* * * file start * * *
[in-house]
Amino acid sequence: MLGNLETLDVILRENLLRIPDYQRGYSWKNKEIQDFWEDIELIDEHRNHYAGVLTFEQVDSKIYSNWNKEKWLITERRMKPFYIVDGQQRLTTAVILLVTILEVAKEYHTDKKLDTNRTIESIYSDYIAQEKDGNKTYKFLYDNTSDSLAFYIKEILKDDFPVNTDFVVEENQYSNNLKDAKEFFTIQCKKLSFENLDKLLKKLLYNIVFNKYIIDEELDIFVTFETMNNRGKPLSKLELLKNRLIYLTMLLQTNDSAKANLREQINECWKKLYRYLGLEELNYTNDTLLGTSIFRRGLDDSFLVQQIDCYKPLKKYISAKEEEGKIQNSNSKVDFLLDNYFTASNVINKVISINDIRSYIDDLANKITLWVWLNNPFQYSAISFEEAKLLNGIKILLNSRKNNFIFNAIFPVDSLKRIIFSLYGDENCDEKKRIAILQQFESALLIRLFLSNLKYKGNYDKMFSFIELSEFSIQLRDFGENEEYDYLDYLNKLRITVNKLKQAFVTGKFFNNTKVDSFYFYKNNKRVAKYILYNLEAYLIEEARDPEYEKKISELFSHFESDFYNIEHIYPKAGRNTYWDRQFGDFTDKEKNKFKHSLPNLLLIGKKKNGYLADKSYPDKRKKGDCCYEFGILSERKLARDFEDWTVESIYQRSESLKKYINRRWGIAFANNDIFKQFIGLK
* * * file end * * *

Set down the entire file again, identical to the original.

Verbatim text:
[in-house]
Amino acid sequence: MLGNLETLDVILRENLLRIPDYQRGYSWKNKEIQDFWEDIELIDEHRNHYAGVLTFEQVDSKIYSNWNKEKWLITERRMKPFYIVDGQQRLTTAVILLVTILEVAKEYHTDKKLDTNRTIESIYSDYIAQEKDGNKTYKFLYDNTSDSLAFYIKEILKDDFPVNTDFVVEENQYSNNLKDAKEFFTIQCKKLSFENLDKLLKKLLYNIVFNKYIIDEELDIFVTFETMNNRGKPLSKLELLKNRLIYLTMLLQTNDSAKANLREQINECWKKLYRYLGLEELNYTNDTLLGTSIFRRGLDDSFLVQQIDCYKPLKKYISAKEEEGKIQNSNSKVDFLLDNYFTASNVINKVISINDIRSYIDDLANKITLWVWLNNPFQYSAISFEEAKLLNGIKILLNSRKNNFIFNAIFPVDSLKRIIFSLYGDENCDEKKRIAILQQFESALLIRLFLSNLKYKGNYDKMFSFIELSEFSIQLRDFGENEEYDYLDYLNKLRITVNKLKQAFVTGKFFNNTKVDSFYFYKNNKRVAKYILYNLEAYLIEEARDPEYEKKISELFSHFESDFYNIEHIYPKAGRNTYWDRQFGDFTDKEKNKFKHSLPNLLLIGKKKNGYLADKSYPDKRKKGDCCYEFGILSERKLARDFEDWTVESIYQRSESLKKYINRRWGIAFANNDIFKQFIGLK